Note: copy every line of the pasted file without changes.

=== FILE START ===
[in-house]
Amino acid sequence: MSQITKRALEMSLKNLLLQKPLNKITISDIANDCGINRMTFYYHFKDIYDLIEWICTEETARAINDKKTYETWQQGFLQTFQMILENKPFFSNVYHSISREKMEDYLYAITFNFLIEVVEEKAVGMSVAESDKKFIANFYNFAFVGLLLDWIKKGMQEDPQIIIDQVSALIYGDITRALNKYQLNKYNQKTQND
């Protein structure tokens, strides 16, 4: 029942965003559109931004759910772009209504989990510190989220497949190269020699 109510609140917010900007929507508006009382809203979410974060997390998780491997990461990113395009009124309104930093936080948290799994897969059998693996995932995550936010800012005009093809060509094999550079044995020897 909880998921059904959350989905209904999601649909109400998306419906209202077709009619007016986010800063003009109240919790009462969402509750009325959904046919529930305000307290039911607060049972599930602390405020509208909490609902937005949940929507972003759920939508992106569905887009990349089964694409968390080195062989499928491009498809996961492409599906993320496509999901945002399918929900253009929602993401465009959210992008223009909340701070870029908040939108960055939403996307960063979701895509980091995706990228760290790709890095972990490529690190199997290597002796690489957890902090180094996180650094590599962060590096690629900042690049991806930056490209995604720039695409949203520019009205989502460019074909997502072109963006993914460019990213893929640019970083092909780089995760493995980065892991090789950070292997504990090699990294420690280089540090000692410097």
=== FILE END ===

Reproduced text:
[in-house]
Amino acid sequence: MSQITKRALEMSLKNLLLQKPLNKITISDIANDCGINRMTFYYHFKDIYDLIEWICTEETARAINDKKTYETWQQGFLQTFQMILENKPFFSNVYHSISREKMEDYLYAITFNFLIEVVEEKAVGMSVAESDKKFIANFYNFAFVGLLLDWIKKGMQEDPQIIIDQVSALIYGDITRALNKYQLNKYNQKTQND
């Protein structure tokens, strides 16, 4: 029942965003559109931004759910772009209504989990510190989220497949190269020699 109510609140917010900007929507508006009382809203979410974060997390998780491997990461990113395009009124309104930093936080948290799994897969059998693996995932995550936010800012005009093809060509094999550079044995020897 909880998921059904959350989905209904999601649909109400998306419906209202077709009619007016986010800063003009109240919790009462969402509750009325959904046919529930305000307290039911607060049972599930602390405020509208909490609902937005949940929507972003759920939508992106569905887009990349089964694409968390080195062989499928491009498809996961492409599906993320496509999901945002399918929900253009929602993401465009959210992008223009909340701070870029908040939108960055939403996307960063979701895509980091995706990228760290790709890095972990490529690190199997290597002796690489957890902090180094996180650094590599962060590096690629900042690049991806930056490209995604720039695409949203520019009205989502460019074909997502072109963006993914460019990213893929640019970083092909780089995760493995980065892991090789950070292997504990090699990294420690280089540090000692410097």